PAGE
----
The active inference framework is an approach to explaining many aspects of cognition. At its heart are two mathematical terms: free energy \(F\) and expected free energy \(G\).
Confusingly, expected free energy is not just an expectation over free energy. Its definition is slightly more involved. In previous posts I have given an intuitive description of free energy and described how it can be employed by a cognitive system. In this post I will attempt an intuitive explanation of expected free energy.
Basics
For inference and learning we use free energy. Start with a generative model over hidden states \(\class{mj_blue}{w}\) and observations \(\class{mj_red}{x}\):
$$ p(\class{mj_blue}{w},\class{mj_red}{x}) = p(\class{mj_red}{x}\class{mj_blue}{w})p(\class{mj_blue}{w}) $$
Free energy is a function of three things: the model \(p\), an observation \(\class{mj_red}{x}\), and a set of beliefs about hidden states \(\class{mj_yellow}{q(\class{mj_blue}{w})}\):
$$ F(p,\class{mj_yellow}{q},\class{mj_red}{x}) = \sum_{\class{mj_blue}{w}} \class{mj_yellow}{q(\class{mj_blue}{w})} \log \left( \frac{\class{mj_yellow}{q(\class{mj_blue}{w})}} {p(\class{mj_blue}{w},\class{mj_red}{x})} \right) $$
The idea is to make an observation and then choose your beliefs, \(\class{mj_yellow}{q(\class{mj_blue}{w})}\), to make \(F\) as small as possible.
For action planning we use expected free energy. Expected free energy extends free energy in two ways. First, we condition our beliefs about future states on our actions \(\class{mj_green}{\pi}\):
$$ \class{mj_yellow}{q(\class{mj_blue}{w})} \rightarrow \class{mj_yellow}{q(\class{mj_blue}{w}\class{mj_green}{\pi})} $$
Second, instead of measuring the log ratio for a single observation \(\class{mj_red}{x}\), we take the expected value over future observations:
$$ \log{\left( \frac{\class{mj_yellow}{q(\class{mj_blue}{w})}} {p(\class{mj_blue}{w},\class{mj_red}{x})} \right)} \rightarrow \sum_{\class{mj_red}{x}} p(\class{mj_red}{x}\class{mj_blue}{w}) \log{\left( \frac{\class{mj_yellow}{q(\class{mj_blue}{w}\class{mj_green}{\pi})}} {p(\class{mj_blue}{w},\class{mj_red}{x})} \right)} $$
The result is a function over \(p\), \(\class{mj_yellow}{q}\) and \(\class{mj_green}{\pi}\):
$$ G(p,\class{mj_yellow}{q},\class{mj_green}{\pi}) = \sum_{\class{mj_blue}{w}} \class{mj_yellow}{q(\class{mj_blue}{w}\class{mj_green}{\pi})} \sum_{\class{mj_red}{x}} p(\class{mj_red}{x}\class{mj_blue}{w}) \log{\left( \frac{\class{mj_yellow}{q(\class{mj_blue}{w}\class{mj_green}{\pi})}} {p(\class{mj_blue}{w},\class{mj_red}{x})} \right)} $$
The idea is to choose your actions, \(\class{mj_green}{\pi}\), to make \(G\) as small as possible.
\(F\) and \(G\) defined (compact form)
To make the comparison between the two definitions as clear as possible:
$$ \begin{alignat}{3} F(p,\class{mj_yellow}{q},\class{mj_red}{x}) &= \sum_{\class{mj_blue}{w}} \class{mj_yellow}{q(\class{mj_blue}{w})} &&. &&\log \left( \frac{\class{mj_yellow}{q(\class{mj_blue}{w})}} {p(\class{mj_blue}{w},\class{mj_red}{x})} \right)\\[2ex] G(p,\class{mj_yellow}{q},\class{mj_green}{\pi}) &= \sum_{\class{mj_blue}{w}} \class{mj_yellow}{q(\class{mj_blue}{w}\class{mj_green}{\pi})} \ &&. \sum_{\class{mj_red}{x}} p(\class{mj_red}{x}\class{mj_blue}{w}) &&\log{\left( \frac{\class{mj_yellow}{q(\class{mj_blue}{w}\class{mj_green}{\pi})}} {p(\class{mj_blue}{w},\class{mj_red}{x})} \right)} \end{alignat} $$
Three points to bear in mind:
 In \(F\), the variable \(\class{mj_red}{x}\) refers to a single observation that the agent has just seen.
 In \(G\), the variable \(\class{mj_red}{x}\) ranges over possible future observations.
 More sophisticated versions of \(G\) define different variables \(\class{mj_red}{x_t}\) for each future timestep \(t.\) For simplicity, we are assuming \(G\) is calculated for the next timestep only.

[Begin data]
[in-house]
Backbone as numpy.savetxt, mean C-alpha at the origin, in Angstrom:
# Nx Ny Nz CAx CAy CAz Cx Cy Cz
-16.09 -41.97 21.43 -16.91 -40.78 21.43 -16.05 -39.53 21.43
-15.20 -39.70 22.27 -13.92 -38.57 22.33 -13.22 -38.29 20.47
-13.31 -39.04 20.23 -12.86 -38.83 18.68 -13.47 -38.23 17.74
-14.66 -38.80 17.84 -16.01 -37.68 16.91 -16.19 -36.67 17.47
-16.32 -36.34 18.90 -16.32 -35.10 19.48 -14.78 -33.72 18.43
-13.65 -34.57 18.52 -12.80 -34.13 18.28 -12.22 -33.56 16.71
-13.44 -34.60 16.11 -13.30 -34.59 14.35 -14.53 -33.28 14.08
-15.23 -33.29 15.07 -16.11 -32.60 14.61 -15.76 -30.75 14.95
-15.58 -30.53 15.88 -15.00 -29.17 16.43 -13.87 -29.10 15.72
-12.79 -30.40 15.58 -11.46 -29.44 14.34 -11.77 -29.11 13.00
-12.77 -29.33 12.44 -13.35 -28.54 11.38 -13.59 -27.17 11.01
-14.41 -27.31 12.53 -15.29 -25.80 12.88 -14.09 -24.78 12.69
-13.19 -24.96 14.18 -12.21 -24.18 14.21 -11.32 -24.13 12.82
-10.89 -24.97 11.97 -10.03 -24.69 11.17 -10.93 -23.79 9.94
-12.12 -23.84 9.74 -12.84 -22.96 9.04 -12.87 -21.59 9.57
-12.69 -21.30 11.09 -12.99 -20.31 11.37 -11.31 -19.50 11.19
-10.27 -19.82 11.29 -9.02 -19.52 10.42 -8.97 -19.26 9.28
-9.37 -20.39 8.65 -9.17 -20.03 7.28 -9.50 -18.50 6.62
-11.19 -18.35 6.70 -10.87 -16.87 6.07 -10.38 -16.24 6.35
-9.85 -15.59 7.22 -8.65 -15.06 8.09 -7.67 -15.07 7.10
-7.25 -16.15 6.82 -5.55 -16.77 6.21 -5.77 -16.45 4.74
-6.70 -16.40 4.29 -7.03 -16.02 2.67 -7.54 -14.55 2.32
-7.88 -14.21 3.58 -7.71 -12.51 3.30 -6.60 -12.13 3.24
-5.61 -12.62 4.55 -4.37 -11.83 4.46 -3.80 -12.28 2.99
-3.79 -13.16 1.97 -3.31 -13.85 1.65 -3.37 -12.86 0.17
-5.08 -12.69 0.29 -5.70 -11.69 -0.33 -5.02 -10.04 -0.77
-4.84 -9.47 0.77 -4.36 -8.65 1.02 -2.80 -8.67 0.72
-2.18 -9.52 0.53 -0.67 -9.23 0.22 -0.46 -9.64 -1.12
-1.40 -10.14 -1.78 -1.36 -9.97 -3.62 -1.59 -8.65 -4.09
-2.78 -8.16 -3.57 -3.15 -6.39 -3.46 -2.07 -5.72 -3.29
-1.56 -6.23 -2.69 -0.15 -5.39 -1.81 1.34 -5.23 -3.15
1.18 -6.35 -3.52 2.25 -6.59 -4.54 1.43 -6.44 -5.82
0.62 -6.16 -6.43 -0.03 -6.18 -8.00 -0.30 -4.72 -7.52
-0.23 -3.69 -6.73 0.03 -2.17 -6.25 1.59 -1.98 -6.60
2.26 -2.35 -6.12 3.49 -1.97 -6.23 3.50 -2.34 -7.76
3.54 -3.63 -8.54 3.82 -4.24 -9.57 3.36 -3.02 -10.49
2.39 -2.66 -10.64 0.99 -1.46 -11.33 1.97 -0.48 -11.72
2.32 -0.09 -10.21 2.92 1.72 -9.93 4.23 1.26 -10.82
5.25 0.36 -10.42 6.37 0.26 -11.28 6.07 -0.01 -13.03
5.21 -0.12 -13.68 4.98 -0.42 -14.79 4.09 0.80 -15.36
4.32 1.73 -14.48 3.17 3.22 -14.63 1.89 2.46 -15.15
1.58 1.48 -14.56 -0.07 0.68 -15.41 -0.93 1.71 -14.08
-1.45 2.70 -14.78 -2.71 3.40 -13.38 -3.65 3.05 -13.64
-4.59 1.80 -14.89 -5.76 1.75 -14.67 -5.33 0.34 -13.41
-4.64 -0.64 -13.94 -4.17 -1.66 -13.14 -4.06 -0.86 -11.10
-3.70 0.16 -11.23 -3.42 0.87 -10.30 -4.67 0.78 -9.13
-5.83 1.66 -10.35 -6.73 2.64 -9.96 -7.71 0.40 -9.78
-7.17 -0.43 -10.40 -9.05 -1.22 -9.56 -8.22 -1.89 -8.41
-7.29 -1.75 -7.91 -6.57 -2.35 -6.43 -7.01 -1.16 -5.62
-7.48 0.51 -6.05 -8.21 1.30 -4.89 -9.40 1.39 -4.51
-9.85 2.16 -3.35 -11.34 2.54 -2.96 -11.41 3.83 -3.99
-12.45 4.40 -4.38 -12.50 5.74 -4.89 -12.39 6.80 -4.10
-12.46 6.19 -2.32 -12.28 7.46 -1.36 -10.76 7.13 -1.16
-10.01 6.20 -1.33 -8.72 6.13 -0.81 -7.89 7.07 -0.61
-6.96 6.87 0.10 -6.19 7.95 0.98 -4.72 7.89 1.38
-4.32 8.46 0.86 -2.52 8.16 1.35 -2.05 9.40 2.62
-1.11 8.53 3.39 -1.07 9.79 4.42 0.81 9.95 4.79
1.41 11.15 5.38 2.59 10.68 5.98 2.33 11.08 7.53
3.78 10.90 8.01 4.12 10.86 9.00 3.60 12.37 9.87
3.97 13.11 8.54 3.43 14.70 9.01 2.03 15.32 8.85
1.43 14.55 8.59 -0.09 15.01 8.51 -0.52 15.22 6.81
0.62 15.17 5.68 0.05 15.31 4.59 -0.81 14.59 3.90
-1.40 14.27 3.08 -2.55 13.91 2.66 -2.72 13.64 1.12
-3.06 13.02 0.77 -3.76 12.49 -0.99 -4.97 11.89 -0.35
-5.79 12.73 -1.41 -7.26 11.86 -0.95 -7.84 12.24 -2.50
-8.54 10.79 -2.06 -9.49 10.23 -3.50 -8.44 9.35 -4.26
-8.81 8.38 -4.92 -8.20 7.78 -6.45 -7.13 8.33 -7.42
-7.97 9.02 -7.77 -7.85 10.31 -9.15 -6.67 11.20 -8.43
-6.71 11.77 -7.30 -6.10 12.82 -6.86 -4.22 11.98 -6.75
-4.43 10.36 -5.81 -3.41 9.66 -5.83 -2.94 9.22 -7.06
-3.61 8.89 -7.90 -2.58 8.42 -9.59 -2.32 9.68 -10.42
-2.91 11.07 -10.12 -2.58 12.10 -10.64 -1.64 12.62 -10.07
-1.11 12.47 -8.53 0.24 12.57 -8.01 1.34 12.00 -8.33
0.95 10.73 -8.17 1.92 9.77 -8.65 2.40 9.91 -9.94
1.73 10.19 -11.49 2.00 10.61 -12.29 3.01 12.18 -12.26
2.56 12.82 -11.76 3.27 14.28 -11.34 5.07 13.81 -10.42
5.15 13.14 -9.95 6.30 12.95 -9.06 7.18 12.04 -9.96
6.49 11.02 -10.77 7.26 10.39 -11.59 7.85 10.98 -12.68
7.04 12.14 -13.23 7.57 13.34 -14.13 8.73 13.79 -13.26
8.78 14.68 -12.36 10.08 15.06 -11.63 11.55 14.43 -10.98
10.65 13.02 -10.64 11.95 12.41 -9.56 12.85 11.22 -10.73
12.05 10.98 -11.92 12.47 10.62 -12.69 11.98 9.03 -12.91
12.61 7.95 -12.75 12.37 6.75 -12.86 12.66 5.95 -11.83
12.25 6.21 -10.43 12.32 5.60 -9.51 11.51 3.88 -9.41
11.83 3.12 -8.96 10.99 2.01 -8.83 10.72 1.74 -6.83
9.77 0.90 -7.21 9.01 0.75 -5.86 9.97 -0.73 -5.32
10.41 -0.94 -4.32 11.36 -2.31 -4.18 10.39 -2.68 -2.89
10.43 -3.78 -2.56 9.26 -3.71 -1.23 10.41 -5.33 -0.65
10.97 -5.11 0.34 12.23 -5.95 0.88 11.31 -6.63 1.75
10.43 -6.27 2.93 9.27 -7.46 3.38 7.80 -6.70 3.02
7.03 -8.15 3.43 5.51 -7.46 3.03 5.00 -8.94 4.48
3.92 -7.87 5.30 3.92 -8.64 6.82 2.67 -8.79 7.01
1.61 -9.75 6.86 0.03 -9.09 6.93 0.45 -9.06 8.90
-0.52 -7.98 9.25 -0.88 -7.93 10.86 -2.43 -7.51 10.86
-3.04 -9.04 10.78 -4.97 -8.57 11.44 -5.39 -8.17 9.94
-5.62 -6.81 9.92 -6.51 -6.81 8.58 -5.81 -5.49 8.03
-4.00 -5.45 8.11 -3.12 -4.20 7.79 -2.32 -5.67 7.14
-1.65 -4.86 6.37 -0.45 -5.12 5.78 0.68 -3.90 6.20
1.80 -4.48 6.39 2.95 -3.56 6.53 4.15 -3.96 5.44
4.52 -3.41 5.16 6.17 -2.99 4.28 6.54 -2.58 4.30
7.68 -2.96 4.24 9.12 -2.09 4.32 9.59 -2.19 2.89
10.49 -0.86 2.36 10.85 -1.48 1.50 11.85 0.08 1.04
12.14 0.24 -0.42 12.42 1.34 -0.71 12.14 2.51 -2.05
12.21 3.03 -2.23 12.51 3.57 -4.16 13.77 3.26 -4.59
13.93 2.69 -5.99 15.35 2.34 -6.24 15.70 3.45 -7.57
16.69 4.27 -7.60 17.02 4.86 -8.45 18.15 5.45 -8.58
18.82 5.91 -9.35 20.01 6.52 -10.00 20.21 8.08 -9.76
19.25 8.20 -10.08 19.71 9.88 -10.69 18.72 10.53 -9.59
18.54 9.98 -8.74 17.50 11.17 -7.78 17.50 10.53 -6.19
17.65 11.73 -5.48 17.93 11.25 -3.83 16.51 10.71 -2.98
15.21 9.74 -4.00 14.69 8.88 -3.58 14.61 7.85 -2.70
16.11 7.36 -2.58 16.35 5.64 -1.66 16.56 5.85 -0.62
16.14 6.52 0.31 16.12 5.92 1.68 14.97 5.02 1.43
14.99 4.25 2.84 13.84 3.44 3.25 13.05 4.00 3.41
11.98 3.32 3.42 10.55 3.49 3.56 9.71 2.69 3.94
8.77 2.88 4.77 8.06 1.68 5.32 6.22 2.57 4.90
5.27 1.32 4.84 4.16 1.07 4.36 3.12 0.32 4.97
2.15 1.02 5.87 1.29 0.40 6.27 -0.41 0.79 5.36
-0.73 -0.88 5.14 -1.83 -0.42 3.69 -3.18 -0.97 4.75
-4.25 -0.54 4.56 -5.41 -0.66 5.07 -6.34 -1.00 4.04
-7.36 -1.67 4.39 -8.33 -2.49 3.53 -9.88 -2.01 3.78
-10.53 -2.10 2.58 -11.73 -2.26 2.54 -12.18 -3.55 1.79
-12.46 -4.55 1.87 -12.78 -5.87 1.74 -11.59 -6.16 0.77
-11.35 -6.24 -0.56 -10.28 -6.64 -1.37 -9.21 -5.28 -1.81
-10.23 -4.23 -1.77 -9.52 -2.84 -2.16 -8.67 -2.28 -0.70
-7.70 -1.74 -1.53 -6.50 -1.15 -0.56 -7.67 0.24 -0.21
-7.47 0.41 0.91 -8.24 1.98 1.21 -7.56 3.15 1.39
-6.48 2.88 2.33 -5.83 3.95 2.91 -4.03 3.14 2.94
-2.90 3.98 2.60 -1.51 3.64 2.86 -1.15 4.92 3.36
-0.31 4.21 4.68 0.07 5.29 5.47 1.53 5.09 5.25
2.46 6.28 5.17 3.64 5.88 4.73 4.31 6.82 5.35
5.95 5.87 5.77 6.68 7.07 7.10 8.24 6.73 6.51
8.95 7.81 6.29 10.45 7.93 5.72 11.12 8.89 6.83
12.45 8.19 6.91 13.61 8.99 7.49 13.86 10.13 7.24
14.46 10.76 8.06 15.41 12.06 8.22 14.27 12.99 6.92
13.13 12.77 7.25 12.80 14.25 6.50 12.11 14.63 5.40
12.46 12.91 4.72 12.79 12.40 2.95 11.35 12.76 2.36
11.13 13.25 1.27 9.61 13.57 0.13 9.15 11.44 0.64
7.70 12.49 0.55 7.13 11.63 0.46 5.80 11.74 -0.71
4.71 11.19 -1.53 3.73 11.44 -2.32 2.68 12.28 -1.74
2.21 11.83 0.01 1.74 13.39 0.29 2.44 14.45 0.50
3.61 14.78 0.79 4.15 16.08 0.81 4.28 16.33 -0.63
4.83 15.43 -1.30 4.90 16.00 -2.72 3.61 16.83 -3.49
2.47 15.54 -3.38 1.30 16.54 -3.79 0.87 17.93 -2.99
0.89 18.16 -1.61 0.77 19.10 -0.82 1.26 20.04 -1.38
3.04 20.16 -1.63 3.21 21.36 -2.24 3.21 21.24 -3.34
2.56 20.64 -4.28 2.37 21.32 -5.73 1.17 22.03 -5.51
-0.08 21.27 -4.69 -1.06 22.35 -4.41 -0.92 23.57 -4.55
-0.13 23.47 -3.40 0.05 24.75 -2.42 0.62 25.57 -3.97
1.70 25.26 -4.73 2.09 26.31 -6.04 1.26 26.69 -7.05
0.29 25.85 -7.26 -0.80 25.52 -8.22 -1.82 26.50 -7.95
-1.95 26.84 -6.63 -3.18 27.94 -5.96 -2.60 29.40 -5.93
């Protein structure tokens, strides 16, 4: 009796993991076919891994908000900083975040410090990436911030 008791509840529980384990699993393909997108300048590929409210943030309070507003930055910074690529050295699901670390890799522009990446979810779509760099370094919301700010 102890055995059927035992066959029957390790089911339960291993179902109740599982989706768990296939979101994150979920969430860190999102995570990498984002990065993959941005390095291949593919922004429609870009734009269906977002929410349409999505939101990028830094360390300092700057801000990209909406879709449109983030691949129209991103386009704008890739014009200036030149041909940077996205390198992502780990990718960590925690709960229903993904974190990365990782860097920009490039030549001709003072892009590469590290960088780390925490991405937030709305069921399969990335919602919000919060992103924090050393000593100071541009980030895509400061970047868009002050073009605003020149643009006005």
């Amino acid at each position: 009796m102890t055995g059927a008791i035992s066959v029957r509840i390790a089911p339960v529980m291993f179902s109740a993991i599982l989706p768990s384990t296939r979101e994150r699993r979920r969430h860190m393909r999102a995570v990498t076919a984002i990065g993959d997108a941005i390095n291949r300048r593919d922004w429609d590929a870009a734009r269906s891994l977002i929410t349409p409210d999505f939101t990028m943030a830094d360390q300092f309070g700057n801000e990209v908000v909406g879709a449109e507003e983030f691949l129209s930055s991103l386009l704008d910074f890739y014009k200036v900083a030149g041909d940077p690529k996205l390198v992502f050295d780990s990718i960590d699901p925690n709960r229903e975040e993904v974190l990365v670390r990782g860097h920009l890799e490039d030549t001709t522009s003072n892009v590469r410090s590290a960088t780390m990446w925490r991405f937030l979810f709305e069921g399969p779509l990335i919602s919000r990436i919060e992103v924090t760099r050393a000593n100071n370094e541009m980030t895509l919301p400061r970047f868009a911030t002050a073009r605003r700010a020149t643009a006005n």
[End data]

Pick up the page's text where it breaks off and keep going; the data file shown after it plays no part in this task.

\(F\) and \(G\) make tradeoffs explicit
Free energy offers a way to trade the cost of complexity for the cost of inaccuracy:
$$ F= \underbrace{ \sum_{\class{mj_blue}{w}} \left( \class{mj_yellow}{q(\class{mj_blue}{w})} \log \left( \frac{\class{mj_yellow}{q(\class{mj_blue}{w})}} {p(\class{mj_blue}{w})} \right) \right)}{ \substack{ \text{Cost of complexity} } } \quad + \quad \underbrace{ \sum{\class{mj_blue}{w}} \left( \class{mj_yellow}{q(\class{mj_blue}{w})} \log \left( \frac{1} {p(\class{mj_red}{x}\class{mj_blue}{w})} \right) \right)}_{ \substack{ \text{Cost of inaccuracy} } } $$
Expected free energy offers a way to trade the cost of not satisfying your preferences for the cost of being surprised in future:
$$ G= \underbrace{ \sum_{\class{mj_blue}{w}} \left( \class{mj_yellow}{q(\class{mj_blue}{w}\class{mj_green}{\pi})} \log \left( \frac{\class{mj_yellow}{q(\class{mj_blue}{w}\class{mj_green}{\pi})}} {p(\class{mj_blue}{w})} \right) \right)}{ \substack{ \text{Cost of failing to}\\ \text{satisfy your preferences} } } \quad + \quad \underbrace{ \sum{\class{mj_blue}{w}} \left( \class{mj_yellow}{q(\class{mj_blue}{w}\class{mj_green}{\pi})} \sum_{\class{mj_red}{x}}p(\class{mj_red}{x}\class{mj_blue}{w}) \log \left( \frac{1} {p(\class{mj_red}{x}\class{mj_blue}{w})} \right) \right)}_{ \substack{ \text{Cost of being}\\ \text{surprised in future} } } $$
In each case, the relevant free energy term puts the cost of each activity into a common currency. The agent can then directly compare each cost, allowing it to select the uniquely correct belief state \(\class{mj_yellow}{q}\) (for free energy) or action sequence \(\class{mj_green}{\pi}\) (for expected free energy).
There are at least two open questions here:

Given an unrestricted choice of \(\class{mj_yellow}{q}\), the uniquely correct value that minimises \(F\) is the true posterior \(\class{mj_yellow}{q(\class{mj_blue}{w})}=p(\class{mj_blue}{w}\class{mj_red}{x}).\) What is the equivalent uniquely correct action sequence \(\class{mj_green}{\pi}?\) Does it correspond to an existing result, just as \(\class{mj_yellow}{q(\class{mj_blue}{w})}=p(\class{mj_blue}{w}\class{mj_red}{x})\) corresponds to Bayes’ theorem for inference?

Advocates of the free energy principle make much of the fact that \(p(\class{mj_blue}{w})\) can sometimes be interpreted as the agent’s preferences. That’s what enables the interpretation of the first term of \(G\) as a measure of how far expected future states diverge from preferred states – in other words, a measure of the cost of failing to satisfy preferences. But the standard interpretation of the second term treats \(p\) as a regular probability distribution again. It’s one thing to claim that a distribution can represent preferences; it’s quite another to claim that one and the same distribution can represent both preferences and probabilities in the same equation. What legitimises this double character?